March 22, is World Water Day, and the Commission joins the UN in calling on governments around the globe to raise the political profile of the importance of water quality. But 22 March is also an important date for water management in Europe, because it is the deadline for Member States to submit their plans for managing Europe's river basins, as required by the Water Framework Directive. Most Member States are making good progress in delivering these plans, although a small number of States have significantly less progress. A decade after the legislation was adopted, the Commission is reviewing its implementation and envisages, by 2012, a "Blueprint to Safeguard European Waters."
President of the European Commission, José Manuel Barroso said: "World Water Day is an important day for Europe's flagship water legislation, the Water Framework Directive, because today is the deadline for Member States to deliver their river basin plans for Europe's 110 river basin districts. These plans will be our key tool for achieving the objective of 'good quality status' for European waters by 2015. Europe has strong water legislation in place, and the challenge now is to see how it is working in practice. Rising demand from competing uses and the impacts of climate change are increasing the pressure on water resources. That's why we have scheduled a number of policy reviews that will help us develop – by 2012 – a blueprint to safeguard European waters.”
An integrated approach to water policy
The Water Framework Directive, adopted in 2000, establishes a European framework for the protection of all water bodies in the European Union – rivers, lakes, coastal waters and groundwater– with a view to achieving good quality water resources by 2015. As water systems are often shared by several Member States, the focus is on an integrated approach to river basin management. The Directive contains clear deadlines for the various steps required to move toward sustainable, integrated water management, and by 22 March 2010, Member States are required to deliver their plans for Europe's 110 river basin districts.
Most Member States have made good progress towards the delivery of the plans and have carried out the required public consultation process over the draft plans in the past months. But there are serious delays in a small number of Member States, a situation the Commission will monitor closely with a view to possible legal action.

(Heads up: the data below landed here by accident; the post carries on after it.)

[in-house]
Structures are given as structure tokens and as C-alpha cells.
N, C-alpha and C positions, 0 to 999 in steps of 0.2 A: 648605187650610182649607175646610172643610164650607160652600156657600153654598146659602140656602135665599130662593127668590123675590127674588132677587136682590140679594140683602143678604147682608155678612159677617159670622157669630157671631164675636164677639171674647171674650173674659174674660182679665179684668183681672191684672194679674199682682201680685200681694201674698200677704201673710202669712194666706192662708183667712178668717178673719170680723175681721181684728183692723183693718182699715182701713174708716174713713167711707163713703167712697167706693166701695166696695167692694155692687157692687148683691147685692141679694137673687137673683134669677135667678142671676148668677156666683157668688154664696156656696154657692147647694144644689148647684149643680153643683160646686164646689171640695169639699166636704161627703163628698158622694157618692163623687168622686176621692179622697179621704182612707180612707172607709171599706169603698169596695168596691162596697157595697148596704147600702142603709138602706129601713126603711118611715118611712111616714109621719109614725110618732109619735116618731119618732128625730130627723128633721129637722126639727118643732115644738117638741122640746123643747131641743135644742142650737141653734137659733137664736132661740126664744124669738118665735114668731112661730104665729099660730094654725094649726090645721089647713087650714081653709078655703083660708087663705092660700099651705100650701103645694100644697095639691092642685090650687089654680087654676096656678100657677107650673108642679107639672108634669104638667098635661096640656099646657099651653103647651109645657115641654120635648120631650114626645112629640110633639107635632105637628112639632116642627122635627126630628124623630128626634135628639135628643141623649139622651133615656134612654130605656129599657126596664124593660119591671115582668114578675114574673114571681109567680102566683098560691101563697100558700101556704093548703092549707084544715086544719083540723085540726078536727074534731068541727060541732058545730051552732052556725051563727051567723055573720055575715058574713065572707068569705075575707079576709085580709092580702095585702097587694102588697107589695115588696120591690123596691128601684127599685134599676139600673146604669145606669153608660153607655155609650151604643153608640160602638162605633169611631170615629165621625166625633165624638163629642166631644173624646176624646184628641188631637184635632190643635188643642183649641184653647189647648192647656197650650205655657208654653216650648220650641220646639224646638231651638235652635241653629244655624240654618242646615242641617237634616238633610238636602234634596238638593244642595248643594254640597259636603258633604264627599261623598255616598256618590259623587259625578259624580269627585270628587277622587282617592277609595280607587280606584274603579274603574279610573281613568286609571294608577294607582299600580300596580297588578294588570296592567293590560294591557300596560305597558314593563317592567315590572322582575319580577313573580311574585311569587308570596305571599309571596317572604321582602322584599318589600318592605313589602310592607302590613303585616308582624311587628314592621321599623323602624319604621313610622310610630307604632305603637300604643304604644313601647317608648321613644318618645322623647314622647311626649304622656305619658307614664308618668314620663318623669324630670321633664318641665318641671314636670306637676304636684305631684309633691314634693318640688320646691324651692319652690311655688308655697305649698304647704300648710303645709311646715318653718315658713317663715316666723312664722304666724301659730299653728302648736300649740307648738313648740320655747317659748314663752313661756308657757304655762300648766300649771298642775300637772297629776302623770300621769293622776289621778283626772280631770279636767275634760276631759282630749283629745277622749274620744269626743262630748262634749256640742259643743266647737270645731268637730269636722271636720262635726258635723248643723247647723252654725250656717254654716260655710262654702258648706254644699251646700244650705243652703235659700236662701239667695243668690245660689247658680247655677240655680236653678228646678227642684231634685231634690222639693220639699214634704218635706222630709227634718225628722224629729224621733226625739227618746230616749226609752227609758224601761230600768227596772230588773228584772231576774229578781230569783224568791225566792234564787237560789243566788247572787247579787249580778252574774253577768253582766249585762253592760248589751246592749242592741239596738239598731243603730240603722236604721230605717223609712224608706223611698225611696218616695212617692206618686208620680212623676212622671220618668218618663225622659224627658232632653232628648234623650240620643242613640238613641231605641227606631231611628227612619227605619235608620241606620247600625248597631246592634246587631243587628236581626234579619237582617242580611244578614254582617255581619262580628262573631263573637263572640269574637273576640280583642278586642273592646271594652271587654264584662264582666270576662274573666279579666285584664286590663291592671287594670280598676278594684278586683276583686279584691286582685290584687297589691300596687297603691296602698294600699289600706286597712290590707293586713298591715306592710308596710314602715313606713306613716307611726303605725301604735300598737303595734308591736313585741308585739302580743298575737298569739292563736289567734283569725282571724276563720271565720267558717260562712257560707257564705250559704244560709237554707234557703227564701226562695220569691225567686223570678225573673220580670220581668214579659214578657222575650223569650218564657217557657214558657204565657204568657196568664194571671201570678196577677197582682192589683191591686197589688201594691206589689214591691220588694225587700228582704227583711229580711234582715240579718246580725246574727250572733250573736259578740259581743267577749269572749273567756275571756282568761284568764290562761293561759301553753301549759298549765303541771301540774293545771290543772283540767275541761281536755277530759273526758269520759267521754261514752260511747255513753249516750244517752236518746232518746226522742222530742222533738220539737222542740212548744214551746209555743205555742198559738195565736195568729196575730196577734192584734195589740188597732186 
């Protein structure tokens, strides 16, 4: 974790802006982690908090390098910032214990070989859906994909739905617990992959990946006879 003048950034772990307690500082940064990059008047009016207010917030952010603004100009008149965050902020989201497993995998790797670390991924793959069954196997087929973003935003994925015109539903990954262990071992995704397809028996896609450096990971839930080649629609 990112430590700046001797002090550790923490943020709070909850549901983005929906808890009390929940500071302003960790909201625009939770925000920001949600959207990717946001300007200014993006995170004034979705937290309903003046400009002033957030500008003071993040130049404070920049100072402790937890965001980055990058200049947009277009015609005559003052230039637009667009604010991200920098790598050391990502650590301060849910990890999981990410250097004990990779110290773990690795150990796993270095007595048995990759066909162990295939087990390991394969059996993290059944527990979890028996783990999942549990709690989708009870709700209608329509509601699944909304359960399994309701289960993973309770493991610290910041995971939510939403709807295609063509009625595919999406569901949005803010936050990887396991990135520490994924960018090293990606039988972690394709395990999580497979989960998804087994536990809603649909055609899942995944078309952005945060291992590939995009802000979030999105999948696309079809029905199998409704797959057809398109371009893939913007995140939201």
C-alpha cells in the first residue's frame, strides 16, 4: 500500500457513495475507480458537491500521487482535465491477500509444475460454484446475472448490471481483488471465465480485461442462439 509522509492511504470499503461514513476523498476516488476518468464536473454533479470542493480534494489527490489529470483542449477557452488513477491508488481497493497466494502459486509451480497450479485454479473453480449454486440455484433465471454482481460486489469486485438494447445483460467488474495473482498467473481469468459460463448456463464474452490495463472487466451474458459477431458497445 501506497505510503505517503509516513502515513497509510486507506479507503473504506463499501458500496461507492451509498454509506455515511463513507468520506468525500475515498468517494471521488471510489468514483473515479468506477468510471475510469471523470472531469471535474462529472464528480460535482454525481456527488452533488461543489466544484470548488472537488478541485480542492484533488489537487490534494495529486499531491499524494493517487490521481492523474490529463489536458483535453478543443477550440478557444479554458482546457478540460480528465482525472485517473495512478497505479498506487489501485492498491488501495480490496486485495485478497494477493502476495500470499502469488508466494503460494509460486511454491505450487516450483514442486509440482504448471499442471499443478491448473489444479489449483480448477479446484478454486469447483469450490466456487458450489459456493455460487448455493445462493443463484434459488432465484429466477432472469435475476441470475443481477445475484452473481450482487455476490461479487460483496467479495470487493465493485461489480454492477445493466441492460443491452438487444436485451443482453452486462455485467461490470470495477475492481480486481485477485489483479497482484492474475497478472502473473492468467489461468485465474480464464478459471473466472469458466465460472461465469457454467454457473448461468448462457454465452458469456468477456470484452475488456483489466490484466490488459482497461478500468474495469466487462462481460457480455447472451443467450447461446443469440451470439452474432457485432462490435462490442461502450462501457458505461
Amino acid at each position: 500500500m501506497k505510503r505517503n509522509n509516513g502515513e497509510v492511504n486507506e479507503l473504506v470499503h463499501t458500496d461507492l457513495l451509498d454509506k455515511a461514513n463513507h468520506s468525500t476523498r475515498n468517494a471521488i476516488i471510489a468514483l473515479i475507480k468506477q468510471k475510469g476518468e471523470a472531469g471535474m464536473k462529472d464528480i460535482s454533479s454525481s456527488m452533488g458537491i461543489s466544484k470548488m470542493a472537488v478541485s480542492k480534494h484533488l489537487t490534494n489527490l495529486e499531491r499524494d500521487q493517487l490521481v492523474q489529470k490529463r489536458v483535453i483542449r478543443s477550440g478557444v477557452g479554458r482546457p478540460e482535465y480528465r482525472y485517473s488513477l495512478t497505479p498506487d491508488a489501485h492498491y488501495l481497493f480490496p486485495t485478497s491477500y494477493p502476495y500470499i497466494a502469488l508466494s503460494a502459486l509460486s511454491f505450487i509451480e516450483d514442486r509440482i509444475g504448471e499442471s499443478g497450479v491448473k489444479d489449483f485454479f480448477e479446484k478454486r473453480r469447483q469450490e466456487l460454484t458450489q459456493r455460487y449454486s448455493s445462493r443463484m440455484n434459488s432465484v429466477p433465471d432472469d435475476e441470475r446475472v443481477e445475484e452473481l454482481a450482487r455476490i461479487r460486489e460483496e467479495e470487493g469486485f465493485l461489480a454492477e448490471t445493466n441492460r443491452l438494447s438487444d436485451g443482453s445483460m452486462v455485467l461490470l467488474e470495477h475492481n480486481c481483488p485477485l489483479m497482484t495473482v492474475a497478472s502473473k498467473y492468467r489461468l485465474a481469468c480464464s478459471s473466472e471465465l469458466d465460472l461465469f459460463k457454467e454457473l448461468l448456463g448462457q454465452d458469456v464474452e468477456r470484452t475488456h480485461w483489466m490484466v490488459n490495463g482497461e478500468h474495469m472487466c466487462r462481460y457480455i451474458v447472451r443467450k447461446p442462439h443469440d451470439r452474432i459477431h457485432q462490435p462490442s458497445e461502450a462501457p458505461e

The Commission will now assess all plans for 110 river basin districts and this analysis will feed into the 2012 'Blueprint to safeguard EU waters', together with a review of the Strategy for Water Scarcity and Droughts and a review of the vulnerability of environmental resources such as water, biodiversity and soil to climate impacts and man-made pressures.
A resource under pressure
European water policy also focuses on water quantity. The balance between water demand and availability has reached a critical level in many areas of Europe, where water scarcity is a growing problem. Droughts too are becoming more common, with more and more areas adversely affected by changes in the hydrological cycle and precipitation patterns. Climate change will almost certainly exacerbate these adverse impacts, with more frequent and severe droughts expected across Europe and neighbouring countries. The EU has therefore developed a Strategy on Water Scarcity and Droughts, and the European Commission is looking into options to boost water saving and water efficiency in the EU.
Background: World Water Day
World Water Day – 22 March – is an initiative that grew out of the 1992 United Nations Conference on Environment and Development (UNCED) in Rio de Janeiro. On 22 March 2005, the UN also launched a new International Decade for Action on water. The Water for Life Decade 2005-2015 aims at giving a high profile to implementing water-related programmes and the participation of women. The UN hopes that the Decade will boost the chances of achieving international water-related goals and the United Nations Millennium Declaration